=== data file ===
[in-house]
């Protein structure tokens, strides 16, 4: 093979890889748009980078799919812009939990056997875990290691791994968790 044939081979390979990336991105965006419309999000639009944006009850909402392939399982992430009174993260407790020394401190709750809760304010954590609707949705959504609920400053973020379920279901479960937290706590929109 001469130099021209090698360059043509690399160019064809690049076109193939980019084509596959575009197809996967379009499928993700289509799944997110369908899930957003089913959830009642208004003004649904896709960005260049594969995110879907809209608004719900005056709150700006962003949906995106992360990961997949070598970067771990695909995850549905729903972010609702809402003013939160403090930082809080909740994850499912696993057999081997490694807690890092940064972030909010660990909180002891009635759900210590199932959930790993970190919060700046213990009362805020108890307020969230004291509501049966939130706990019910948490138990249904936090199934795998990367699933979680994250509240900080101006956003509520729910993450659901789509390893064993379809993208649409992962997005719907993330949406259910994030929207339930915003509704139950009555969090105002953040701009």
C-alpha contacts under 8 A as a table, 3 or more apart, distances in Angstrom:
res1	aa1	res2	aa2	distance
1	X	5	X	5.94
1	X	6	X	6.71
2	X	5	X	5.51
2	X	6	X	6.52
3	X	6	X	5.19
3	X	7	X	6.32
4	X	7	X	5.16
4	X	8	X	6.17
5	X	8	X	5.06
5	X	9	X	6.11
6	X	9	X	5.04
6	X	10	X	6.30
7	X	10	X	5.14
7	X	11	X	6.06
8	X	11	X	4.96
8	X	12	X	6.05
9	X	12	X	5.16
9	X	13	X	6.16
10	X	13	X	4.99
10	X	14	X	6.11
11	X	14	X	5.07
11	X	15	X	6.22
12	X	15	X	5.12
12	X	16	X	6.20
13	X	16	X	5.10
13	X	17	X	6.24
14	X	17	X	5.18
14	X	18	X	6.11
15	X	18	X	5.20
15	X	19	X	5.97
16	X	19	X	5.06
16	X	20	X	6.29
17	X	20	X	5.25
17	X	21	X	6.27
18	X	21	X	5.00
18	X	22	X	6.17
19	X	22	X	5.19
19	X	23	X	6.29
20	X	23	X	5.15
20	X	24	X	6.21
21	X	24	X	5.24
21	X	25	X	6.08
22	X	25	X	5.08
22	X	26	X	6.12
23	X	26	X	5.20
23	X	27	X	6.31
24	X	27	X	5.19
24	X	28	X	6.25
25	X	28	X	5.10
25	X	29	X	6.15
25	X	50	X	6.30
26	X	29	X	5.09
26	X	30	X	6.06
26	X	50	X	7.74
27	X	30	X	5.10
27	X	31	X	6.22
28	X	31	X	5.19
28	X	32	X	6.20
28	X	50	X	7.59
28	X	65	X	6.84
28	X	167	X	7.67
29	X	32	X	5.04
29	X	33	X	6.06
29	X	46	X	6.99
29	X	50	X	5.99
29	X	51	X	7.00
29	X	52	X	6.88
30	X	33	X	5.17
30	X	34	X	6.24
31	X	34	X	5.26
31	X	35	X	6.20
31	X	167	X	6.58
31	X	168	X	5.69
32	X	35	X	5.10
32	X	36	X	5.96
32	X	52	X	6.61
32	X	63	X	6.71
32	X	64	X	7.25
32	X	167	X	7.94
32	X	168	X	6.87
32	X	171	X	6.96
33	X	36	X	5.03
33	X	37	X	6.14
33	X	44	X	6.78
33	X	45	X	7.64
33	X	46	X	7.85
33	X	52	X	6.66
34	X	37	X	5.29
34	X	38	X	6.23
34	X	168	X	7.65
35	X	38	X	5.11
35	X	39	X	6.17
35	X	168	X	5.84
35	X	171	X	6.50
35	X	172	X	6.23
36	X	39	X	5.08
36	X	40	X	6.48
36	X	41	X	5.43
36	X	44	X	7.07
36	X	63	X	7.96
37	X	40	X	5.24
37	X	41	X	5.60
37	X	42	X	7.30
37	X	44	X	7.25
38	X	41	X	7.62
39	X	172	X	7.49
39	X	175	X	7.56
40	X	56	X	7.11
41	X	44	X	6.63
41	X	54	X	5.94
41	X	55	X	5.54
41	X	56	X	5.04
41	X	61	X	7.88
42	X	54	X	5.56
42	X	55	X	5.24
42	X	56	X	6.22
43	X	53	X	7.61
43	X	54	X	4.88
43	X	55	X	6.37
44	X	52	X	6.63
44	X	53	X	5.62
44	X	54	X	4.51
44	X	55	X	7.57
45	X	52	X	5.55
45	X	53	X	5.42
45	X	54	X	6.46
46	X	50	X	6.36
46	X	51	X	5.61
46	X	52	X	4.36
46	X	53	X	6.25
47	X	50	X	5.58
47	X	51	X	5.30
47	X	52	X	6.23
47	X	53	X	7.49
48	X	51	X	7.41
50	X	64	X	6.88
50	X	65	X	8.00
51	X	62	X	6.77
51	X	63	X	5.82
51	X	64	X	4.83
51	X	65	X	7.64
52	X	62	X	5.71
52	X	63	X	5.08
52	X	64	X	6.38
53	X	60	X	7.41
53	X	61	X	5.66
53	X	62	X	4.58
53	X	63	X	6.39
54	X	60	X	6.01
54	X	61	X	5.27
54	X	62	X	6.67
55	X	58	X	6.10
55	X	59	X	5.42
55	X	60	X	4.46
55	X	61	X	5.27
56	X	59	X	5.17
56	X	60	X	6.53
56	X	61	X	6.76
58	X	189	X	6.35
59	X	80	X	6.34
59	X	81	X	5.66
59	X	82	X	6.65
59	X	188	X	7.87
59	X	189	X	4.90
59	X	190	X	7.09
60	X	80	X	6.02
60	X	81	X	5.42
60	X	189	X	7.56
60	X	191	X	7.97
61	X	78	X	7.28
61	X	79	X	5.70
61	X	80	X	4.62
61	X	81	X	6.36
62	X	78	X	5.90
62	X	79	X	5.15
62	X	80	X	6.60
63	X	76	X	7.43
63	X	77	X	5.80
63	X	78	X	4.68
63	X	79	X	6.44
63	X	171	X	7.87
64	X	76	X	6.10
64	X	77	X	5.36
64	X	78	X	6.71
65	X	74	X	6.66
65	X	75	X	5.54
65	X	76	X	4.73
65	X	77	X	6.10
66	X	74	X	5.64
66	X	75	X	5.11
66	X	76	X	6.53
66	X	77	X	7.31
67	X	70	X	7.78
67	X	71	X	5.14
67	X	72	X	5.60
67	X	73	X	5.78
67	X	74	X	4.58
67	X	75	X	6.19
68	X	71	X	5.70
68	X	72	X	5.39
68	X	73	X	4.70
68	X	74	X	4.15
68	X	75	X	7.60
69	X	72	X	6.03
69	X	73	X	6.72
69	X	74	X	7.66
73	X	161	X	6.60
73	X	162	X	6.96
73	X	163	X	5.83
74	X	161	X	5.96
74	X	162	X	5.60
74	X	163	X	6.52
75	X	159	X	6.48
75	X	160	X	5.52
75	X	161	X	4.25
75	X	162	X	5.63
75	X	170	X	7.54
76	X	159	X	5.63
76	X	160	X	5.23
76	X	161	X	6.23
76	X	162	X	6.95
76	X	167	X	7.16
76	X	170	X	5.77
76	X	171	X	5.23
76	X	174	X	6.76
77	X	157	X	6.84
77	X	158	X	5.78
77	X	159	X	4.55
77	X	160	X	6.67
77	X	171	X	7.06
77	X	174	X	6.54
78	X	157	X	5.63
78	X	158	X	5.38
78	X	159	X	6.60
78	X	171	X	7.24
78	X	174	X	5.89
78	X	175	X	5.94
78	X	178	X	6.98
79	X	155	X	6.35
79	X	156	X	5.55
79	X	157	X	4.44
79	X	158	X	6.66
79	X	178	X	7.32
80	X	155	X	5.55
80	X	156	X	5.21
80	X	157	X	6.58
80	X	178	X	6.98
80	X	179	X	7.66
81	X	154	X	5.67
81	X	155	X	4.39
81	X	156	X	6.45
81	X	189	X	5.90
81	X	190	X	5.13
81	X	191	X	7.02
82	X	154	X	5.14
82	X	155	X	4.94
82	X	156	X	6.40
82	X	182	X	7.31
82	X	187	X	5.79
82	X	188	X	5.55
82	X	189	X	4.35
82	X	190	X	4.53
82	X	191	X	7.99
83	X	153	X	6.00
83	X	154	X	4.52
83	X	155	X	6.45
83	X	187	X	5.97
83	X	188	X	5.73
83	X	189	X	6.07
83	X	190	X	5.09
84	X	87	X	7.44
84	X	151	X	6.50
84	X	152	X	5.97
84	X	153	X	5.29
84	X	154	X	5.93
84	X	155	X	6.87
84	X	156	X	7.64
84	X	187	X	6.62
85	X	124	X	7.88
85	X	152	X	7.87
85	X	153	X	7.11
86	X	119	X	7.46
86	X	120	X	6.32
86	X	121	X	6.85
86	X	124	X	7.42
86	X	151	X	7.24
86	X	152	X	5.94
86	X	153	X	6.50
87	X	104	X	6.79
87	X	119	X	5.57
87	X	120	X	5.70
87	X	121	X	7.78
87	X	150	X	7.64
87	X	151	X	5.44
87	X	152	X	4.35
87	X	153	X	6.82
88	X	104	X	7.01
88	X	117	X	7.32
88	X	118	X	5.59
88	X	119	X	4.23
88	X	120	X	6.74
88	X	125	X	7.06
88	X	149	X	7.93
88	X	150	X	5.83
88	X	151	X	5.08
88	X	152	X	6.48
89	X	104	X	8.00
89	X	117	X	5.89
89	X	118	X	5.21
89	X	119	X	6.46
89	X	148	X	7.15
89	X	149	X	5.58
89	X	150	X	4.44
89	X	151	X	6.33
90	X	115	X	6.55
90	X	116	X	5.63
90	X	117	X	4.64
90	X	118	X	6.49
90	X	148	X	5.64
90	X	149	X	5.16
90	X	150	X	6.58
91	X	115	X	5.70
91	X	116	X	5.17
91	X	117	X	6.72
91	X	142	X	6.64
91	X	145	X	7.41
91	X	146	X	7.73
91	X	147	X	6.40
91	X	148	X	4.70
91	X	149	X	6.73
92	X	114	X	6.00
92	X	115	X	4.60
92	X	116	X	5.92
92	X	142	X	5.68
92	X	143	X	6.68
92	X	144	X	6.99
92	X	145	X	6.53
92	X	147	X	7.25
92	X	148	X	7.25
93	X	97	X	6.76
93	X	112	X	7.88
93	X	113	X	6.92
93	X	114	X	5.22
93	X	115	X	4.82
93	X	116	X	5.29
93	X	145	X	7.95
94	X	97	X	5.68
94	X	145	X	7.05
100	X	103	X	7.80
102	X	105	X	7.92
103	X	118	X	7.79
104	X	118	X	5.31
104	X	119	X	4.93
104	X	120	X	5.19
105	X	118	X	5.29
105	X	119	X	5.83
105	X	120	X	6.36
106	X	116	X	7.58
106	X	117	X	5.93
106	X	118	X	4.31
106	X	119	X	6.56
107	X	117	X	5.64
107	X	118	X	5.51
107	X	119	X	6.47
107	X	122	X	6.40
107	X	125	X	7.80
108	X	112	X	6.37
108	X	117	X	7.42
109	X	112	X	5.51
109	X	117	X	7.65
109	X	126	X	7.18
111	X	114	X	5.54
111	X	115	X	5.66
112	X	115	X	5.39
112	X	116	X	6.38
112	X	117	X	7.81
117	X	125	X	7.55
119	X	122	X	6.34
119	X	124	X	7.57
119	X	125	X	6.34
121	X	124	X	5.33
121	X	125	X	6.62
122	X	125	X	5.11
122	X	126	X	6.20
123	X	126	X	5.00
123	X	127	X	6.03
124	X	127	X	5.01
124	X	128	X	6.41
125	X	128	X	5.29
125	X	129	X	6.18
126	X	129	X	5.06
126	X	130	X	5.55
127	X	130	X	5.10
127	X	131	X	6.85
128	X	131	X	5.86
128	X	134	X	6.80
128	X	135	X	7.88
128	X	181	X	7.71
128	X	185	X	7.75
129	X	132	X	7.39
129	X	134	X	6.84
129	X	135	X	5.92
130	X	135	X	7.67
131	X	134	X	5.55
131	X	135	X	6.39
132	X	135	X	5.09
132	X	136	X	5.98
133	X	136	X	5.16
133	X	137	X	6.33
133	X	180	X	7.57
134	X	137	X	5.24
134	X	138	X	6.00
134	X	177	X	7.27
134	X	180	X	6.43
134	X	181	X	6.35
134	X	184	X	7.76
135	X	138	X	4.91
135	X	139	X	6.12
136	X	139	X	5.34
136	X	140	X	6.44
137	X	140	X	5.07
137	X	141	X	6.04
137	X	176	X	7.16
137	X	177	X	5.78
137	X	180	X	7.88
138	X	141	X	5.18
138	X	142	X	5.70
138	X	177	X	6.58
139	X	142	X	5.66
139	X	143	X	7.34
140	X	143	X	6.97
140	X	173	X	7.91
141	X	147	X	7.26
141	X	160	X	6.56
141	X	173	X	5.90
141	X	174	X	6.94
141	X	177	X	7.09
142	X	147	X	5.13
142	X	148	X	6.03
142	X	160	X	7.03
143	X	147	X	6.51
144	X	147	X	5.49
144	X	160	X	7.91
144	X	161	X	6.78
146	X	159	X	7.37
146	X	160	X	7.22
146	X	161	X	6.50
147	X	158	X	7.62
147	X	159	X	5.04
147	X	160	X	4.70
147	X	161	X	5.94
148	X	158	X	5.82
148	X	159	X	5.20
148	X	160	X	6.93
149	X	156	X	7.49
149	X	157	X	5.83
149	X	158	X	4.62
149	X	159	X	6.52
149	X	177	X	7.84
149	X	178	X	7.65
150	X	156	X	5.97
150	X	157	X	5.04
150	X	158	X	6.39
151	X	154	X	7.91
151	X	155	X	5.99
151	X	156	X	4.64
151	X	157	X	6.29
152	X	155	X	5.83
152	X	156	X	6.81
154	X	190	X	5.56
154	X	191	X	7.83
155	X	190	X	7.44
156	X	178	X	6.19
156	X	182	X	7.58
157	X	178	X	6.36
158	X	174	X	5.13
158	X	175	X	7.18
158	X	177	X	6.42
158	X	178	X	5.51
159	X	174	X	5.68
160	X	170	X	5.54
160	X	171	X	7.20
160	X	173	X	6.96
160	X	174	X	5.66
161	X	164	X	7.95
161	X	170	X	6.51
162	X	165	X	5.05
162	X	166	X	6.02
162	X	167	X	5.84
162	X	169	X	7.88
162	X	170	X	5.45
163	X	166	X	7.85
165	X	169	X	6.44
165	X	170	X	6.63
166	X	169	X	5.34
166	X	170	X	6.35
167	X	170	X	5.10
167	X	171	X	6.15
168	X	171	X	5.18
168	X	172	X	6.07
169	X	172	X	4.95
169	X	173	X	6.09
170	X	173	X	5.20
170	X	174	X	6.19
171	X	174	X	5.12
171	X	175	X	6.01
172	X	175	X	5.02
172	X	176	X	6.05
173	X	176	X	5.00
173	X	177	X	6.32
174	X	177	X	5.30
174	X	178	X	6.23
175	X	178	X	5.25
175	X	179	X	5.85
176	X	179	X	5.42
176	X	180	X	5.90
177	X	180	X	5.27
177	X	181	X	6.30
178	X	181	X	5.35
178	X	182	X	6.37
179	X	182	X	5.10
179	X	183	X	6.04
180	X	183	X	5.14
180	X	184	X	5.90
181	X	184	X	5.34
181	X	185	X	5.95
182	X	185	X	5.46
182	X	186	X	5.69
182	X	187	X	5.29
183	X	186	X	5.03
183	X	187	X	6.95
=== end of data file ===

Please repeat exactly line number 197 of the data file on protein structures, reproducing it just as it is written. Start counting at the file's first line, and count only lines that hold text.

67	X	70	X	7.78